NaNoWriMo Feature: TJ Beitelman

Welcome to National Novel Writing Month, 2015! We’re celebrating all month long with a gangbuster sale on some of our favorite novels, a consultation program for those of you with in-progress manuscripts, and this–a daily feature profiling a Black Lawrence Press author who has done the unthinkable: completed a novel.

Today’s featured novelist is TJ Beitelman, author of John the Revelator.


John the RevelatorExcerpt
I came to the end that was meant for me.

Craft Notes

The main character of my novel, John the Revelator, proclaims this at the beginning of the book, really before the beginning of the book. He’s a prophet, of sorts, so I guess that chronology makes some sense. Thinking of it now—fittingly, in hindsight; I’m no prophet—I realize it might as well have been the book making that very same proclamation about itself. It, too, came to its rightful end. Somehow, someway.

Isn’t that simple proclamation what any novelist wishes for her or his novels? And yet it was more than a decade before I was convinced my novel could say that about itself.

And notice: I am referring to the novel itself as a conscious—a self-conscious—entity. In my experience, it is most certainly that.

At the tail end of the 20th century, a mathematician named Andrew Wiles proved the notoriously “impossible”-to-prove Fermat’s Last Theorem, which had confounded all of mathematics for several hundred years. Here’s what he told the PBS program NOVA about the way he gropes about for solutions in his work:

Perhaps I can best describe my experience of doing mathematics in terms of a journey through a dark unexplored mansion. You enter the first room of the mansion and it’s completely dark. You stumble around bumping into the furniture, but gradually you learn where each piece of furniture is. Finally, after six months or so, you find the light switch, you turn it on, and suddenly it’s illuminated. Then you move into the next room and spend another six months or so in the dark. So each of these breakthroughs, while sometimes they’re momentary, sometimes over a period of a day or two, they are the culmination of—and couldn’t exist without—the many months of stumbling around in the dark that precede them.

I have not read or heard a more cogent description of the similar sweet misery that is writing a novel. The novel is, after all, a kind of high-concept math. The mistake would be to make it arithmetical or even algebraic. In my experience, 2 + 2 may or may not equal 4 in the world of any novel I am writing. Solving for x doesn’t always—in fact, it doesn’t usually—solve anything.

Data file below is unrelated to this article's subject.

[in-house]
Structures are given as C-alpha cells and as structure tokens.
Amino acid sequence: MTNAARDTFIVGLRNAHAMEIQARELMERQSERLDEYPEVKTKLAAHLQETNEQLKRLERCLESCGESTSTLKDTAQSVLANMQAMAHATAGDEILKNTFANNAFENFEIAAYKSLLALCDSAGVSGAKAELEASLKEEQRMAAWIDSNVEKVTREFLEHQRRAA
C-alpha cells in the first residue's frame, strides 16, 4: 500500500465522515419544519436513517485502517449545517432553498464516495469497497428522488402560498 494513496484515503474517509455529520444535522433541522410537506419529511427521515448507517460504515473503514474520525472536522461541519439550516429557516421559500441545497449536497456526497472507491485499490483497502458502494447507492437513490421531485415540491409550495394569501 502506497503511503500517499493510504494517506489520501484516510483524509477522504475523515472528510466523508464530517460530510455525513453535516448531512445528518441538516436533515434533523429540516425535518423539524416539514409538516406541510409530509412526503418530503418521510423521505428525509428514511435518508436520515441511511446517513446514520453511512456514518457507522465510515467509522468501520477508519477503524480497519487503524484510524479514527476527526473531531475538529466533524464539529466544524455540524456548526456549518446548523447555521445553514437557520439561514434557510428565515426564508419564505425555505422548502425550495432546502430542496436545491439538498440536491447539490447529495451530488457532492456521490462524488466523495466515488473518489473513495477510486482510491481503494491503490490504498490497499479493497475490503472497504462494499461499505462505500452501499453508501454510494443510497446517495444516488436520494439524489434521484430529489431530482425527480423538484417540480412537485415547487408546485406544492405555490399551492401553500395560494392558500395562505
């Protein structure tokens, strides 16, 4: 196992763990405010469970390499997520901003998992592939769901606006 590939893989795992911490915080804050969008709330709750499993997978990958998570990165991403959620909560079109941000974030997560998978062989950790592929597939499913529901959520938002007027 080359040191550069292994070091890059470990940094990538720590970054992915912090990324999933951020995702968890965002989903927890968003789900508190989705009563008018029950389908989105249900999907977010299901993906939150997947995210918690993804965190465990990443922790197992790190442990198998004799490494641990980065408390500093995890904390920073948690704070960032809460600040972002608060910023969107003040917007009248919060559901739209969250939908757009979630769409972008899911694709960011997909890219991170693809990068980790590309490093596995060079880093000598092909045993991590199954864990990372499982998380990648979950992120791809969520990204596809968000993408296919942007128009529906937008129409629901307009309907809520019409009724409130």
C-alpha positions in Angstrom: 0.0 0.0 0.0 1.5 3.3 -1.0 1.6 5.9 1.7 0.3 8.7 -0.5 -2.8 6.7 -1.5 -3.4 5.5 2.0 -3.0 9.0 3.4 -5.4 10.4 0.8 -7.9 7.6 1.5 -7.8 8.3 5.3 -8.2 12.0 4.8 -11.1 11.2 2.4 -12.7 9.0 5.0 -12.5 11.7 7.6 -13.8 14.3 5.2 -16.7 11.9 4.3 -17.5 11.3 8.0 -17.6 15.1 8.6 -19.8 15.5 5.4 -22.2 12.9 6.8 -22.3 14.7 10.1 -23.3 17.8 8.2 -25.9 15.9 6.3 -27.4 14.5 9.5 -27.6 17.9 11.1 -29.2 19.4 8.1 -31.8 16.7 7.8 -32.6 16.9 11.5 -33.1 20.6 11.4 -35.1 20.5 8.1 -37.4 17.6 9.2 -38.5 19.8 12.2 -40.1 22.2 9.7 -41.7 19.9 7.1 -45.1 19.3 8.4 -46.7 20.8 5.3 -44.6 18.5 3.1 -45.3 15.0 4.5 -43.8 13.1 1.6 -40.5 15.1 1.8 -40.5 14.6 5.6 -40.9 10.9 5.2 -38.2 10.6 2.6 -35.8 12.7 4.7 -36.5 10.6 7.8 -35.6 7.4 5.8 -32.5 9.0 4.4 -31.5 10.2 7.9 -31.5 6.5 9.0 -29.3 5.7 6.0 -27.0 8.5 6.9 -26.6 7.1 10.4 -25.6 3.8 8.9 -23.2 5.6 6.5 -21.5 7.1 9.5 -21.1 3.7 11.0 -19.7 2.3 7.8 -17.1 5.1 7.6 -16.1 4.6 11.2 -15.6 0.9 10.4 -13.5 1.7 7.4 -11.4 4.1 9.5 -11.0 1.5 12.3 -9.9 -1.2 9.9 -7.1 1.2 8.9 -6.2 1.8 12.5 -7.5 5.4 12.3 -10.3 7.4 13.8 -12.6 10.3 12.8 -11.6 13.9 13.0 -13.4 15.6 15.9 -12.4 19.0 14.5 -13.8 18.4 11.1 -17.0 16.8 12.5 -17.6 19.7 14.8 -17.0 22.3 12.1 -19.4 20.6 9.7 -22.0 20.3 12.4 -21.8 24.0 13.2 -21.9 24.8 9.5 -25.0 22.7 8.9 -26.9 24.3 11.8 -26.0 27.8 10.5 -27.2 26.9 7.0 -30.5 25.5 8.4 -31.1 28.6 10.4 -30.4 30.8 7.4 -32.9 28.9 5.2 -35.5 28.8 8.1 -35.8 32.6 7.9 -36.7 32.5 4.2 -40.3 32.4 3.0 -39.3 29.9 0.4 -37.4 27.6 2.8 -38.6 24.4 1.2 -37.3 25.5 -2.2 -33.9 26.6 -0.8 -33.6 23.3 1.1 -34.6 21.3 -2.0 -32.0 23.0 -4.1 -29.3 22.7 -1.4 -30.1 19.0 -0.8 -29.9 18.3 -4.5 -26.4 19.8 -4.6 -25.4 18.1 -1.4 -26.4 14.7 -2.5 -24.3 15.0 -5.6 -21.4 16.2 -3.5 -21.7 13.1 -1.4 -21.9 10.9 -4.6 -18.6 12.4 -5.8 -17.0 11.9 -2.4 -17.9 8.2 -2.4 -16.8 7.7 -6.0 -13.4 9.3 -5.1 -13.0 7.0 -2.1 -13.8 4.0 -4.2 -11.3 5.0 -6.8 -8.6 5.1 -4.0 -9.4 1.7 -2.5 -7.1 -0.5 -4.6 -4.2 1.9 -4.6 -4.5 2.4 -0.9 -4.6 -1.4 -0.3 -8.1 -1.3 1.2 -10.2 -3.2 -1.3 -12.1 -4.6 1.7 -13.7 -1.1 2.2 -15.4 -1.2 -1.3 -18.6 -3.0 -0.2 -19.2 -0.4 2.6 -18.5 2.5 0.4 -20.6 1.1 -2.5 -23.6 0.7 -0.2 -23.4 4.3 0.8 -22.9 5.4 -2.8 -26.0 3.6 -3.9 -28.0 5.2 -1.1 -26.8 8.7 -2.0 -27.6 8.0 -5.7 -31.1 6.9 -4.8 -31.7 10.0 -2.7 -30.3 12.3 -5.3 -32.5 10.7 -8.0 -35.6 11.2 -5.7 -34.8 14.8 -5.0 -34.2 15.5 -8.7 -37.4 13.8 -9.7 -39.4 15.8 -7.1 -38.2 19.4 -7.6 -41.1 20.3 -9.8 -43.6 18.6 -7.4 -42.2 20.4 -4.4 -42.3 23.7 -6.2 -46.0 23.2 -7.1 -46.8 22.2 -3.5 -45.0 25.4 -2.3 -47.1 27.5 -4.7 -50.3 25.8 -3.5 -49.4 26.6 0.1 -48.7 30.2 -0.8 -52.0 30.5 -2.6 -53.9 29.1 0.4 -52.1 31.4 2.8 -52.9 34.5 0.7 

The process of writing a novel is always, every time, a process of invention and discovery. Edison, in Menlo Park, employed teams of brilliant dreamers who spent all hours doing the kind of thinking Andrew Wiles describes above, and they usually—day to day—failed to discover anything at all. To sustain them, they had each other and they had the faith that this process had, in the end, led them somewhere before. To lightbulbs and citywide electrical grids, to telegraphs and record players, to motion pictures.

The lone novelist usually just has himself and the blinking cursor for sustenance. BLP’s NaNoWriMo celebration provides a welcome bit of creative communion, and I’m thankful—in this season of Thanks—to be a part of it.

1) What is the hardest part of writing a novel? What are your techniques for dealing with this aspect of the process?

I’ve only published one novel, but I’ve completed drafts of two others and drafted parts of at least two others. While the process has been different for each one, the way I’ve felt during those separate processes has been very similar; I always feel like I am inhabiting the story’s world when I am writing it. I mean that as literally as you’re willing to take it. It’s an intoxicating experience, an altered state of consciousness; however it’s not without its drawbacks: first, it can sometimes be difficult to fully re-enter the workaday world when the writing day is done. Those ramifications are more personal and interpersonal ones, and—believe me—I’m not qualified to give technical advice regarding the personal and interpersonal well-being of other human beings. (Blah blah yoga; blah blah meditation; blah blah aerobic exercise, moderation in all things, etc.) The writing-related ramifications are considerable, though, too. They are (for me) rooted in impatience. This world I am inhabiting—submerging myself in, might be a better way to say it—feels (I use that word on purpose) real and fully formed. It feels like a place I can go to at will. And it is; and I do. Happily (usually). But I can’t bring anyone else with me. The best I can do is think (not feel) my way to the words that will approximately instruct others how to get to that place—or a place like it—on their own. My impatience is two-fold: impatience with how long the process takes and impatience with how imperfect my instructions invariably are. (Please see the remaining answers for my techniques, such as they are, for dealing with this.)

 2) What is the best writing advice you’ve received?

Intention is overrated. Imperfect instructions lead to unexpected discoveries. Penicillin. Coca-cola. The Slinky. Evolution. Trust in this: there are no accidents. Owen Meany said so, and I believe him.

3) How long did it take you to complete your novel? Please talk a little bit about your journey from first word to final draft.